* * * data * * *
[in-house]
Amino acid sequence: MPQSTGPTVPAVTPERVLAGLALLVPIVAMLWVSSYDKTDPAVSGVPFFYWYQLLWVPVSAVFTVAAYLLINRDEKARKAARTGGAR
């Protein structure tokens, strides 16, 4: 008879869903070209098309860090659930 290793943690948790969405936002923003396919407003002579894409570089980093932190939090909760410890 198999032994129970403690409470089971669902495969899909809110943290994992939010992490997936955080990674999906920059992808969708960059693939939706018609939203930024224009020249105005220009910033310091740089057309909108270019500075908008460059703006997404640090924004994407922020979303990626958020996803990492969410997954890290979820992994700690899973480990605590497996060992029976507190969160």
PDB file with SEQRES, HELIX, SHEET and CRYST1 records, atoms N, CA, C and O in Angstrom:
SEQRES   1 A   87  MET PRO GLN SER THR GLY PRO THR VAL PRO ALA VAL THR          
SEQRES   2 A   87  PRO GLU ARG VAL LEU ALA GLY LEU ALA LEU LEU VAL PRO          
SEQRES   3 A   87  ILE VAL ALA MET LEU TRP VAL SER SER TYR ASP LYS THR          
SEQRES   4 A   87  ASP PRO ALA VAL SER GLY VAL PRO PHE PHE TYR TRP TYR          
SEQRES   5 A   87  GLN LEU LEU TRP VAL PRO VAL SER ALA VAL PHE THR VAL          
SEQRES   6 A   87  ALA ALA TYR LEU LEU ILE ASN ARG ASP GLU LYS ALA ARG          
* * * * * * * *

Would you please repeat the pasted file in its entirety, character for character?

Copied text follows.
[in-house]
Amino acid sequence: MPQSTGPTVPAVTPERVLAGLALLVPIVAMLWVSSYDKTDPAVSGVPFFYWYQLLWVPVSAVFTVAAYLLINRDEKARKAARTGGAR
């Protein structure tokens, strides 16, 4: 008879869903070209098309860090659930 290793943690948790969405936002923003396919407003002579894409570089980093932190939090909760410890 198999032994129970403690409470089971669902495969899909809110943290994992939010992490997936955080990674999906920059992808969708960059693939939706018609939203930024224009020249105005220009910033310091740089057309909108270019500075908008460059703006997404640090924004994407922020979303990626958020996803990492969410997954890290979820992994700690899973480990605590497996060992029976507190969160």
PDB file with SEQRES, HELIX, SHEET and CRYST1 records, atoms N, CA, C and O in Angstrom:
SEQRES   1 A   87  MET PRO GLN SER THR GLY PRO THR VAL PRO ALA VAL THR          
SEQRES   2 A   87  PRO GLU ARG VAL LEU ALA GLY LEU ALA LEU LEU VAL PRO          
SEQRES   3 A   87  ILE VAL ALA MET LEU TRP VAL SER SER TYR ASP LYS THR          
SEQRES   4 A   87  ASP PRO ALA VAL SER GLY VAL PRO PHE PHE TYR TRP TYR          
SEQRES   5 A   87  GLN LEU LEU TRP VAL PRO VAL SER ALA VAL PHE THR VAL          
SEQRES   6 A   87  ALA ALA TYR LEU LEU ILE ASN ARG ASP GLU LYS ALA ARG          